Fitting my Life into 18 Liters

Chiang Mai, Thailand.

Think you’re already traveling light? You can probably travel even lighter. Three months into long term travel I’ve realized that I really don’t need as much as I first thought. Setting off from a developed country it was easy to think that I would be constantly bored and without clean clothes, water, or a comfortable place to sleep. It turns out that I need very little every day, almost everything can be bought on the road, and carrying less is always more pleasant than lugging something I don’t need.

The contents of my bag.

Recently I’ve redone my packing list to fit into an 18 liter day pack. Most travelers that I’ve seen at the airport are forced to check a 40-60 liter backpack. My first pack was 26 liters and fit comfortably into an overhead bin, my new 18 liter pack1 slides under the seat in front of me in economy class.

The fact is, most people traveling Southeast Asia could go far lighter. I’m carrying a Macbook Pro and a full frame camera kit for producing this website. I’m also carrying full winter gear: a down jacket, thick socks, long underwear, hoodie, and a wool cap. If you cut all of this from your pack, just carried an iPhone as your camera and computer, and only wore minimalist sandals you could probably travel with 10 liters.

Most of this shockingly small pack is based around dual use items. I’m still surprised at how small it is. I no longer carry shorts, I just wear my swimsuit. I no longer carry a sleeping mask, I just use my wool buff pulled down over my eyes. For a while I carried a Canon S120, which is a fantastic camera, but the last time I went to use it had sat idle for so long that the battery was dead. I found a good deal on a used iPhone and just use that as both my phone and point and shoot camera now.

My backpack is an 18 liter Boreas Larkin. When I first saw it in Bangkok I was actually considering buying a larger pack so that I could carry a full sized tripod, but the Larkin was so comfortable that I decided I could just cut a few more things from my gear list and carry everything with this2. Now I can use my travel pack as a day pack around town, wearing it all day with no fatigue. I don’t even think twice about going out for an afternoon without the bag — there is no reason not to carry it.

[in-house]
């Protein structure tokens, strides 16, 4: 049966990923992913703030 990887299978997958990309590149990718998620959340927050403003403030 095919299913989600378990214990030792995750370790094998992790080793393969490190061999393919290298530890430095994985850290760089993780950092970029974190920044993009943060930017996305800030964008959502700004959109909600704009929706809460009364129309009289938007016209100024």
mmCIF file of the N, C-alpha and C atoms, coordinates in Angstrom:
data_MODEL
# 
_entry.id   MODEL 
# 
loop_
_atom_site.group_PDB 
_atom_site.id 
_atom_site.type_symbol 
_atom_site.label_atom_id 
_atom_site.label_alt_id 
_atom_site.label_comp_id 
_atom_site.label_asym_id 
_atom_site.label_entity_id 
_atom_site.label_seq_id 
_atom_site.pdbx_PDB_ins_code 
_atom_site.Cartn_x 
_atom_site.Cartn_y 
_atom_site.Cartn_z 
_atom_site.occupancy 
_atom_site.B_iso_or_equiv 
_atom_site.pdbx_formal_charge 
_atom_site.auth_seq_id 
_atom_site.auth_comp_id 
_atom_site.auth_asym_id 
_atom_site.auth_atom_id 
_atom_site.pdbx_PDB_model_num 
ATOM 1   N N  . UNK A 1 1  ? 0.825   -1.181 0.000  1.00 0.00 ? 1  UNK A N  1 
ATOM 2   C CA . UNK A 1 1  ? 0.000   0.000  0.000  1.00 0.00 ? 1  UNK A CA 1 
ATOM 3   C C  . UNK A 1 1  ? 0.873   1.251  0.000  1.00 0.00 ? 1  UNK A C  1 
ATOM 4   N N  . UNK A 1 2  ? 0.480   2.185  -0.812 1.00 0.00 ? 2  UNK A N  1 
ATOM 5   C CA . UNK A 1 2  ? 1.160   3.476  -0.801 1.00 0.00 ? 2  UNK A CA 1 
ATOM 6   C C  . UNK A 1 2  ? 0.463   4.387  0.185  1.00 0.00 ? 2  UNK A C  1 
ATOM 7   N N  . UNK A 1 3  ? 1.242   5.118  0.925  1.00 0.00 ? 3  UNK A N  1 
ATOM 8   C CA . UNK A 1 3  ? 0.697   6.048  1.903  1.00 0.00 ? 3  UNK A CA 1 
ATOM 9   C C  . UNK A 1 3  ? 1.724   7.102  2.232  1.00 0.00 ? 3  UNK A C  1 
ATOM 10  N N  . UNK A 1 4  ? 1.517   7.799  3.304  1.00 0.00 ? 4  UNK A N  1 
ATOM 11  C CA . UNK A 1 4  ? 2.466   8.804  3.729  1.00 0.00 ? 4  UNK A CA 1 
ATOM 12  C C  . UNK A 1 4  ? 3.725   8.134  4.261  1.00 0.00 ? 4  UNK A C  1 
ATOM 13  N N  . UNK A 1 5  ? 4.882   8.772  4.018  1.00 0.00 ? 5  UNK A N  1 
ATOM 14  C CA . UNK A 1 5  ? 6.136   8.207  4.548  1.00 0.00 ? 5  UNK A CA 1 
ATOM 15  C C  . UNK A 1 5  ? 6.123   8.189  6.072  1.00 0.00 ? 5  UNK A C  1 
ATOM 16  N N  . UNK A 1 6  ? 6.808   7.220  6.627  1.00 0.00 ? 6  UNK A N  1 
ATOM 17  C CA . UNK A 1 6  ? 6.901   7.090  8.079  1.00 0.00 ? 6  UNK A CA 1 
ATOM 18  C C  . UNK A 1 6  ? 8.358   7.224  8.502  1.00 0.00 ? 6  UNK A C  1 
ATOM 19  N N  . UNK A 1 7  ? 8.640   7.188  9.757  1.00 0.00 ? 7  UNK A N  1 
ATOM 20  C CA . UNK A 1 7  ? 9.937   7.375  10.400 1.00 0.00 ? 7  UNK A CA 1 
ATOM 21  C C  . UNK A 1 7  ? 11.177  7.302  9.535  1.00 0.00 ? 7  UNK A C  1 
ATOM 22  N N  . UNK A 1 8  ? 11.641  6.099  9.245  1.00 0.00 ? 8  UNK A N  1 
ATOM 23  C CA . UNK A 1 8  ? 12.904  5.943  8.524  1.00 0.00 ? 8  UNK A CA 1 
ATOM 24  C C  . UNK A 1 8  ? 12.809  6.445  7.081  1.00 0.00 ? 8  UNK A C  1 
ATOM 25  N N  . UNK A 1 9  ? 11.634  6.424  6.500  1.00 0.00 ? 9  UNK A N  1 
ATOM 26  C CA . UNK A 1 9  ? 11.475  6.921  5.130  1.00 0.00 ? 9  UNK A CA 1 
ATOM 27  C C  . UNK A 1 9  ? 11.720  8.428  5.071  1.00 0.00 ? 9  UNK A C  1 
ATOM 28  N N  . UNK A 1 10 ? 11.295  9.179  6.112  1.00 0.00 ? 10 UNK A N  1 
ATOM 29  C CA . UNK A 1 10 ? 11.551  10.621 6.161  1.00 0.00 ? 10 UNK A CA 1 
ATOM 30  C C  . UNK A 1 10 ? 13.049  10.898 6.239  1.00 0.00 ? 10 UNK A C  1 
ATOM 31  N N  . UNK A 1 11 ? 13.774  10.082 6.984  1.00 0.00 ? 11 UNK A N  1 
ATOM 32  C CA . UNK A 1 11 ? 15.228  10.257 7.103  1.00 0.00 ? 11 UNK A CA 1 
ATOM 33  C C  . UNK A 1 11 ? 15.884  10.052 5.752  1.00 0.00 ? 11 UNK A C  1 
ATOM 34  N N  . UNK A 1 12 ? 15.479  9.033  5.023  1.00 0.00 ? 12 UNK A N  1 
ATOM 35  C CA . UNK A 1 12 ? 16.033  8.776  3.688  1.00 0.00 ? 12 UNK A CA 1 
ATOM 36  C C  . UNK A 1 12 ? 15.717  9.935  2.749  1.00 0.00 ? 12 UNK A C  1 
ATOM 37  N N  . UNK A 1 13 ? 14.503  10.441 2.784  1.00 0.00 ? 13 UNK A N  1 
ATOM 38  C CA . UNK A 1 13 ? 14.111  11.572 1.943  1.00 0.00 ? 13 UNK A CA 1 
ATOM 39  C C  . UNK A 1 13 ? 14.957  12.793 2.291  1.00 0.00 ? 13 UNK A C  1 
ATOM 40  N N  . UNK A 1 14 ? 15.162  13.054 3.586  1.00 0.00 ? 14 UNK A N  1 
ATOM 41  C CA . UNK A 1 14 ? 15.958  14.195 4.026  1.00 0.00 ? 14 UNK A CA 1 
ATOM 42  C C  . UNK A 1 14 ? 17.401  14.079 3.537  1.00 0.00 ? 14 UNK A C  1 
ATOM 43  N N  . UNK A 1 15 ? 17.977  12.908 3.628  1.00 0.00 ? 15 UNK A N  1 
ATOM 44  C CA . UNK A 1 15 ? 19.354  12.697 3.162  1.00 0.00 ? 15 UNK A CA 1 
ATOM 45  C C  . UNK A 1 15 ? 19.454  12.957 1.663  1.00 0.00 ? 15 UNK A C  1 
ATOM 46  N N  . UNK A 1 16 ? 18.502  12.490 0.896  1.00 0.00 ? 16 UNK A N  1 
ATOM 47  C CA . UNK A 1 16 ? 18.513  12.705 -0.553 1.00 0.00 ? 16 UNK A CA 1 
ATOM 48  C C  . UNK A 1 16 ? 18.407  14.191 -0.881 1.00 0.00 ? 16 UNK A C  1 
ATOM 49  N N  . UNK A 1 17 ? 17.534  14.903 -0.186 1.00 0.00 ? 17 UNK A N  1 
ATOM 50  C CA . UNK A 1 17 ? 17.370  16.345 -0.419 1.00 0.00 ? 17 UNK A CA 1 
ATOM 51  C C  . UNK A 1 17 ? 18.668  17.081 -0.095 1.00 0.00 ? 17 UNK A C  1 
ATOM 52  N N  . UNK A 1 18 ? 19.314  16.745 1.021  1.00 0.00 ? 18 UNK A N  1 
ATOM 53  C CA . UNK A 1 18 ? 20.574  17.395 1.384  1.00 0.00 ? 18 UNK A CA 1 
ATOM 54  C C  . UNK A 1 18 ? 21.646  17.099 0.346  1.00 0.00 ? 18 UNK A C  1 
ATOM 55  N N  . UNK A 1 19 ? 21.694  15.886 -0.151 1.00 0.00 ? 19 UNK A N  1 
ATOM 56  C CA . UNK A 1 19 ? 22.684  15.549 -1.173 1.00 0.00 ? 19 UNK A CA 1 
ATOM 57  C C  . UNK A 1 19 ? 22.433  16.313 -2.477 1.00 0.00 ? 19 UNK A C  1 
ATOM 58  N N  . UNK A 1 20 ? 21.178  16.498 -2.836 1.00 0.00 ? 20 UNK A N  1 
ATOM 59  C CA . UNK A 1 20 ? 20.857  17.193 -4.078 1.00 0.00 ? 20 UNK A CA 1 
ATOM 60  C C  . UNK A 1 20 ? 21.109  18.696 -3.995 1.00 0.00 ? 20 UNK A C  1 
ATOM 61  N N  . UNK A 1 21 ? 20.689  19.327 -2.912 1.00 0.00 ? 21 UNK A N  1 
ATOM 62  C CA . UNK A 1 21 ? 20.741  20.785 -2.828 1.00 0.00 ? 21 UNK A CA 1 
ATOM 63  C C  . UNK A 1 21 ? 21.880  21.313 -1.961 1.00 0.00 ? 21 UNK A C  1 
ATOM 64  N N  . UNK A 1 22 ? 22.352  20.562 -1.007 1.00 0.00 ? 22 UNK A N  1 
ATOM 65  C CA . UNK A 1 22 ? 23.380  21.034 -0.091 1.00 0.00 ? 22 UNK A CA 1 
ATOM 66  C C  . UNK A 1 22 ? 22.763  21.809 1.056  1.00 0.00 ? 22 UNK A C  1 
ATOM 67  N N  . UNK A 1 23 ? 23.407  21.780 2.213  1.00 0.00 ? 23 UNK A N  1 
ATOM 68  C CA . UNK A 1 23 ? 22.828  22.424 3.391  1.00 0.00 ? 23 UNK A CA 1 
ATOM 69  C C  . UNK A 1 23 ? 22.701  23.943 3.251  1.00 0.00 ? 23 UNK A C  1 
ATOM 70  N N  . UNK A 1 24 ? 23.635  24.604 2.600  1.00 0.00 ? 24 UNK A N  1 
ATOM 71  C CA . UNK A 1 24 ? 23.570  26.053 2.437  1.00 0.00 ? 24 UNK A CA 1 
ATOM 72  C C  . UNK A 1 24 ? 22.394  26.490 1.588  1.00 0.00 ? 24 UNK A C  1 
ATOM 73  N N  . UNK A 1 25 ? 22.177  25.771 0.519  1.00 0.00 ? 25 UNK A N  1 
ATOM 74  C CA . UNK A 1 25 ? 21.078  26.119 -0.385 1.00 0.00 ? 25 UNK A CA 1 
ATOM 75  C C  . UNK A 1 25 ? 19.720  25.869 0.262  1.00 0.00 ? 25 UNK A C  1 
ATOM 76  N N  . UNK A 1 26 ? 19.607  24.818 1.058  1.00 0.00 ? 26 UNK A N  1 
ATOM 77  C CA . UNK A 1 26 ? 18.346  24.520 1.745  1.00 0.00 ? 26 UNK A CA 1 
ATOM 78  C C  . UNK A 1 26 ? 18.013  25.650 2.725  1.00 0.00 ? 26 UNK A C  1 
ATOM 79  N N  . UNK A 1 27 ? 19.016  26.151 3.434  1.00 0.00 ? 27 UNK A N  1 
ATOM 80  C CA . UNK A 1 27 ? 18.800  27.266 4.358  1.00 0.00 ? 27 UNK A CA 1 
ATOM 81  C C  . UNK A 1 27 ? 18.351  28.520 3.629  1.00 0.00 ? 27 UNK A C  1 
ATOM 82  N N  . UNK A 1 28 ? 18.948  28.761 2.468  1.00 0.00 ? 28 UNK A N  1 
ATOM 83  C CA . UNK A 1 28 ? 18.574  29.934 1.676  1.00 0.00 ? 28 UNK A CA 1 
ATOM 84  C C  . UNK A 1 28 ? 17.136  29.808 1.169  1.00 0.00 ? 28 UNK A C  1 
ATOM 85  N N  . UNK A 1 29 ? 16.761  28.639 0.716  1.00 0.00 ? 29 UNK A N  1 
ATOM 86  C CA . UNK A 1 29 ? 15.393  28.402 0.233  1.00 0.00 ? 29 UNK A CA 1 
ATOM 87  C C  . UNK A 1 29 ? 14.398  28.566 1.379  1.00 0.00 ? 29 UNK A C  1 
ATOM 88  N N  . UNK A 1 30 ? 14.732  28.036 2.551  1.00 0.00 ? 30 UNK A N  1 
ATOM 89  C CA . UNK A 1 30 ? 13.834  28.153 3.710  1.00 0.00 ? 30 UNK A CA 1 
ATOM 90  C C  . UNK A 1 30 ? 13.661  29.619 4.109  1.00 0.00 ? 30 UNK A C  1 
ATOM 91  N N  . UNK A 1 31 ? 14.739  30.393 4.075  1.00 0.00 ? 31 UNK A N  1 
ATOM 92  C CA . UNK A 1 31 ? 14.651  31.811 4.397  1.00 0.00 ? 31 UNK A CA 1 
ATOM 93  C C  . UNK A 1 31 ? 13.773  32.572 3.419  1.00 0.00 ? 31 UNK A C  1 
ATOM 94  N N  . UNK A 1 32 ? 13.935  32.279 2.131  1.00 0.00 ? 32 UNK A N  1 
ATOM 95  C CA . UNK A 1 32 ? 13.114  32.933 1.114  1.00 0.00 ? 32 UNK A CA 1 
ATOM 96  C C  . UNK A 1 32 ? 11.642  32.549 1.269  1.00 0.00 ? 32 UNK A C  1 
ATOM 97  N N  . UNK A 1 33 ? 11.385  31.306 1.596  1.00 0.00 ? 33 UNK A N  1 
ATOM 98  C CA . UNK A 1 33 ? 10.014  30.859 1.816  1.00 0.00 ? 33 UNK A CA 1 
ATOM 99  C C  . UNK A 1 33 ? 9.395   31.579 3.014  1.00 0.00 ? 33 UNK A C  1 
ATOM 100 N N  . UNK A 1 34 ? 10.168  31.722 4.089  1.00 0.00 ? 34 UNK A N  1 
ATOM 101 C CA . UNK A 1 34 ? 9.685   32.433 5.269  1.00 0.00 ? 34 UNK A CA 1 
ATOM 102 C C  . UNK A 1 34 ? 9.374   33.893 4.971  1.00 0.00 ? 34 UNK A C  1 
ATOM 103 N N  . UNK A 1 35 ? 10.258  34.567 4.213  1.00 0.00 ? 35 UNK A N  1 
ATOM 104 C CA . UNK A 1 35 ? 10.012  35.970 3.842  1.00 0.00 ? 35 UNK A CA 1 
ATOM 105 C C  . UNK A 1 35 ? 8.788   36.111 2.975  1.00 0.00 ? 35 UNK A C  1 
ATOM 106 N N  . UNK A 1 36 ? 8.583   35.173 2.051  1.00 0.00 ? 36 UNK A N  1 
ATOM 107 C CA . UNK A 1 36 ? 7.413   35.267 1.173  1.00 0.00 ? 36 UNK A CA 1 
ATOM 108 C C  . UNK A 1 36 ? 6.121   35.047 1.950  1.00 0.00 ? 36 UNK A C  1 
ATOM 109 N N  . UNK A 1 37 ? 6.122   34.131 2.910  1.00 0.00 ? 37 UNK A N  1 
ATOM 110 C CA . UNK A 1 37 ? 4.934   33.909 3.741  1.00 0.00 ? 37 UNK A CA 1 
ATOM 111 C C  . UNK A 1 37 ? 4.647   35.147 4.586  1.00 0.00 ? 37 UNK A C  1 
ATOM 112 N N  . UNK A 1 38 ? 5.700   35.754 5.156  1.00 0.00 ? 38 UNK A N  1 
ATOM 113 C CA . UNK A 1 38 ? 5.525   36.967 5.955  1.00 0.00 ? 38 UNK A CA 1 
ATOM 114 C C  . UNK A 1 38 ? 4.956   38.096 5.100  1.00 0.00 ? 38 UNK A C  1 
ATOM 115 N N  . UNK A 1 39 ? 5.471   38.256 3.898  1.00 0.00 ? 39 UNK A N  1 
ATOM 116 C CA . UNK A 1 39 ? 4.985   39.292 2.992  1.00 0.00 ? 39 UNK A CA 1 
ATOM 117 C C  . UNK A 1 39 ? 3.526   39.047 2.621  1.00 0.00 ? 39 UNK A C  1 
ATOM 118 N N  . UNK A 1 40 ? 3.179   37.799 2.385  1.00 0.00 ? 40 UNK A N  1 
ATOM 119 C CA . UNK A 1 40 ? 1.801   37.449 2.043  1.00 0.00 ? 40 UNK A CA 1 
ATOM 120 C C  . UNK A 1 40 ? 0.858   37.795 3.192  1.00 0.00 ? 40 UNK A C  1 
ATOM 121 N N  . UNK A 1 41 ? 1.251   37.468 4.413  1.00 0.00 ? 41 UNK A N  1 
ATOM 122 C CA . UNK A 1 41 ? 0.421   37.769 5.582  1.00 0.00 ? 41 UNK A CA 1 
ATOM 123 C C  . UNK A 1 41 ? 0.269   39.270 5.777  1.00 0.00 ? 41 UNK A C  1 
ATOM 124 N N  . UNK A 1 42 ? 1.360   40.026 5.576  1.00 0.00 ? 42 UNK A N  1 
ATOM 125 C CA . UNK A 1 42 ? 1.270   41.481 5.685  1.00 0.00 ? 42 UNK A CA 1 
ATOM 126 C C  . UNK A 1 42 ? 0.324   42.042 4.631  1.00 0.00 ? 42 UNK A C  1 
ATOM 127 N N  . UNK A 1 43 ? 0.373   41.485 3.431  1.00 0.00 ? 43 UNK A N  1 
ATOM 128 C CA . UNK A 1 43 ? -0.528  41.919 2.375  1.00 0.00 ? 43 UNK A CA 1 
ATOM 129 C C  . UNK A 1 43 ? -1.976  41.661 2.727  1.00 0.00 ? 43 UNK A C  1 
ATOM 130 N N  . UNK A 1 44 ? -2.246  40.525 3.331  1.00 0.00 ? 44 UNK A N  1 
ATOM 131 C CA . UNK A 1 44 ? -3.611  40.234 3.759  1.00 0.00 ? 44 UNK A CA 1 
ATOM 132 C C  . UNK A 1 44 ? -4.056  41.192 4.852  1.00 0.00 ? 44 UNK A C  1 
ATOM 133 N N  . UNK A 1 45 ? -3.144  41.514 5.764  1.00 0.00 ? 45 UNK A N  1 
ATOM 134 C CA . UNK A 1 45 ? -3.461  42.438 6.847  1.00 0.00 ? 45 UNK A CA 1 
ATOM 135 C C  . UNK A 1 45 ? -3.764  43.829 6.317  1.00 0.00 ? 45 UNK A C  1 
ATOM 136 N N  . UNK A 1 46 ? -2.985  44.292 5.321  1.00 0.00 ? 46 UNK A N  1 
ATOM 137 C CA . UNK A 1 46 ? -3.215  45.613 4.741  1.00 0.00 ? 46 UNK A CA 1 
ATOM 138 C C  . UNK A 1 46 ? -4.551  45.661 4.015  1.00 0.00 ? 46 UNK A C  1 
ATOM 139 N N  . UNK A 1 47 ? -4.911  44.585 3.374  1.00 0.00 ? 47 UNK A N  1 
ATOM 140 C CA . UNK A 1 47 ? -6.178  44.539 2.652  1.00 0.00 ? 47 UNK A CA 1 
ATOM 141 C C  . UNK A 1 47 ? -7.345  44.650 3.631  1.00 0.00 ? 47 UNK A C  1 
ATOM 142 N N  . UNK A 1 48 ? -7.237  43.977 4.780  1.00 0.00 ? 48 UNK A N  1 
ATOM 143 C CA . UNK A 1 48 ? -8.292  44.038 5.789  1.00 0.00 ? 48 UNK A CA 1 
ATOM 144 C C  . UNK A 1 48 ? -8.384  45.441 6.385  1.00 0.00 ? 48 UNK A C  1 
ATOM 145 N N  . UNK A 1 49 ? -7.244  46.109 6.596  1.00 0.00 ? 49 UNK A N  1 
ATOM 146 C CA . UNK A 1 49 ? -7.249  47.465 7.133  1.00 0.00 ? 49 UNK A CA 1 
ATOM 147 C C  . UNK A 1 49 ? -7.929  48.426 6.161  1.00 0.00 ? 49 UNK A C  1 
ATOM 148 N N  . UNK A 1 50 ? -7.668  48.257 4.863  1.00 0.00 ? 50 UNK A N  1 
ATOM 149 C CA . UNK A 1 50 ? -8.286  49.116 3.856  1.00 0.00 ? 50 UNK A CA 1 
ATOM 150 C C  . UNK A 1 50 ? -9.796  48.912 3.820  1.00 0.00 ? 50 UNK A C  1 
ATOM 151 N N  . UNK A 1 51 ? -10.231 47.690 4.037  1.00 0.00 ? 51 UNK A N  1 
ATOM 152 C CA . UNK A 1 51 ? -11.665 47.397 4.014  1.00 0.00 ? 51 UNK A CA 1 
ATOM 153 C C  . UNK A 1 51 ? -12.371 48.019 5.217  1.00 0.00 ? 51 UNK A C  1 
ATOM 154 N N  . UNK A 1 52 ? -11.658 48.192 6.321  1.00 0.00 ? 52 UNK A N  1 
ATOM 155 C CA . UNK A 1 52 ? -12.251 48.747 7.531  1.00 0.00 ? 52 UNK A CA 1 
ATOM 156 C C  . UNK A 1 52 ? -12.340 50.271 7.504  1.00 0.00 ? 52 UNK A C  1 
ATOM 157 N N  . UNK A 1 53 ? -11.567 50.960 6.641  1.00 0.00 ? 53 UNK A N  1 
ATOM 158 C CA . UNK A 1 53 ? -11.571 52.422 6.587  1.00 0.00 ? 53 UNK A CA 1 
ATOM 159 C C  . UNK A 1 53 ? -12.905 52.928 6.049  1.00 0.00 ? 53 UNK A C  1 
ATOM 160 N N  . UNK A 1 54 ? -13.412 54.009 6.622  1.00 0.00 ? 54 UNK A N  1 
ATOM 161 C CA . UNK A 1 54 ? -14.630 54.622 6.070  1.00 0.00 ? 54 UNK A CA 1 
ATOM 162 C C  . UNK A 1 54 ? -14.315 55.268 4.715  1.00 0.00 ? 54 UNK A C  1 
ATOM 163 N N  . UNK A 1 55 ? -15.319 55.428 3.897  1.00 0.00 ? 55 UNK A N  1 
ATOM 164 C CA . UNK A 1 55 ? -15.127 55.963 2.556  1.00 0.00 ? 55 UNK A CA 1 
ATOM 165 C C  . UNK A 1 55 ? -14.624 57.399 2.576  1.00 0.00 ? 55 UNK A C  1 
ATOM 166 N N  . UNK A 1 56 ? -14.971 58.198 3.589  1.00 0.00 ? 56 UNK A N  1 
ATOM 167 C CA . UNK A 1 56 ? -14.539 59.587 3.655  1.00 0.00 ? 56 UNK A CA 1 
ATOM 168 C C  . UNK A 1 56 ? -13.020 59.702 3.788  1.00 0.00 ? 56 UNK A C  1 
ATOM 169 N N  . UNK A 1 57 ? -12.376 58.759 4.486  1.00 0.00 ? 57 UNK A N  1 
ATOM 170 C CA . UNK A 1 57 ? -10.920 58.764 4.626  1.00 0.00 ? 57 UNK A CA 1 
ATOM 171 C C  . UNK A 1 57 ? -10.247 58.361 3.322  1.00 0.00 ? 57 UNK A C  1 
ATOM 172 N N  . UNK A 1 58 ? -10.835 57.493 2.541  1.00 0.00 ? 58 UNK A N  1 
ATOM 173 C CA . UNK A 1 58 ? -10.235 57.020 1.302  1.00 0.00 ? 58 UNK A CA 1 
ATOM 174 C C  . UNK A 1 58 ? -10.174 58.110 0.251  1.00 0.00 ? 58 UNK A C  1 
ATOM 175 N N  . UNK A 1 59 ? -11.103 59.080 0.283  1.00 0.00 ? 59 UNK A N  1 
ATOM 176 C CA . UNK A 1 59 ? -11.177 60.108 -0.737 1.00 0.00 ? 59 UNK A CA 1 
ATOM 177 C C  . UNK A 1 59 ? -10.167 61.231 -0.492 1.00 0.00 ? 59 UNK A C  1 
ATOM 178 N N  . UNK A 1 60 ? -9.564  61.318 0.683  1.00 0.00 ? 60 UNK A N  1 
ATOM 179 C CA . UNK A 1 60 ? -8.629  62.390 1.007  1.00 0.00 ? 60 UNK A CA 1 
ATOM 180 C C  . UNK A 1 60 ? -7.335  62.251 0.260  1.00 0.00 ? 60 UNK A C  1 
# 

The packed bag, next to my shoes for comparison. All in it weighs roughly 6 kilos.

The Boreas Larkin works great as an every day around town pack. I keep my stuff organized into what I need all the time, what I need in my hotel, and long term storage of things I rarely need (emergency medications, passport photos, tape, etc). When I arrive in a hotel I leave the clothes, long term storage bag, and the toiletries in the room and head out to explore with a 5-6 pound pack containing my laptop, camera, rain jacket, and kindle. Having my laptop always with me is kind of awesome because any excuse to sit down and relax for a while on the road is also a chance to get some writing or work done.

Below is my revised packing list.

Everyday Clothes

Extreme weather clothes

Computer and camera stuff


There are a few really tiny things not worth itemizing: earplugs, headphones, antibiotics, my lock and chain for securing my bag and a flashing light to go on the back of the bag — but basically that’s it. Living with so little is kind of awesome.

As I travel I repack my bag every day and am forced to think about what’s in it and what can be discarded. My friend Steve Davis calls this my “packing kaizen”. When the contents of my bag got smaller I realized there was no reason to keep my laptop in a dedicated sleeve, this meant that I could bring my laptop with me everywhere, which in turn means I probably don’t need my dedicated power bank to charge my phone, and that in turn means I probably don’t need a dedicated USB wall charger. Over time these refinements build on each other and keep making my gear list smaller.

  1. I no longer recommend the Boreas Larkin for extended travel. After a month the pack is showing signs of wear and has minor leaking in heavy rain (my laptop got wet!). I need a pack that’s got a bit more waterproofing and durability for my upcoming trip to India. In a pinch I’d recommend the Synapse 19 or the GoRuck GR0. I’ve ordered both of these for testing and will have results soon. 

  2. I may still get a Gorillapod or a Zipshot for long exposures, although I’ve tried both in the past and not been too happy with them. The Gorillapod is hard to straighten out for storage and the Zipshot isn’t very stable.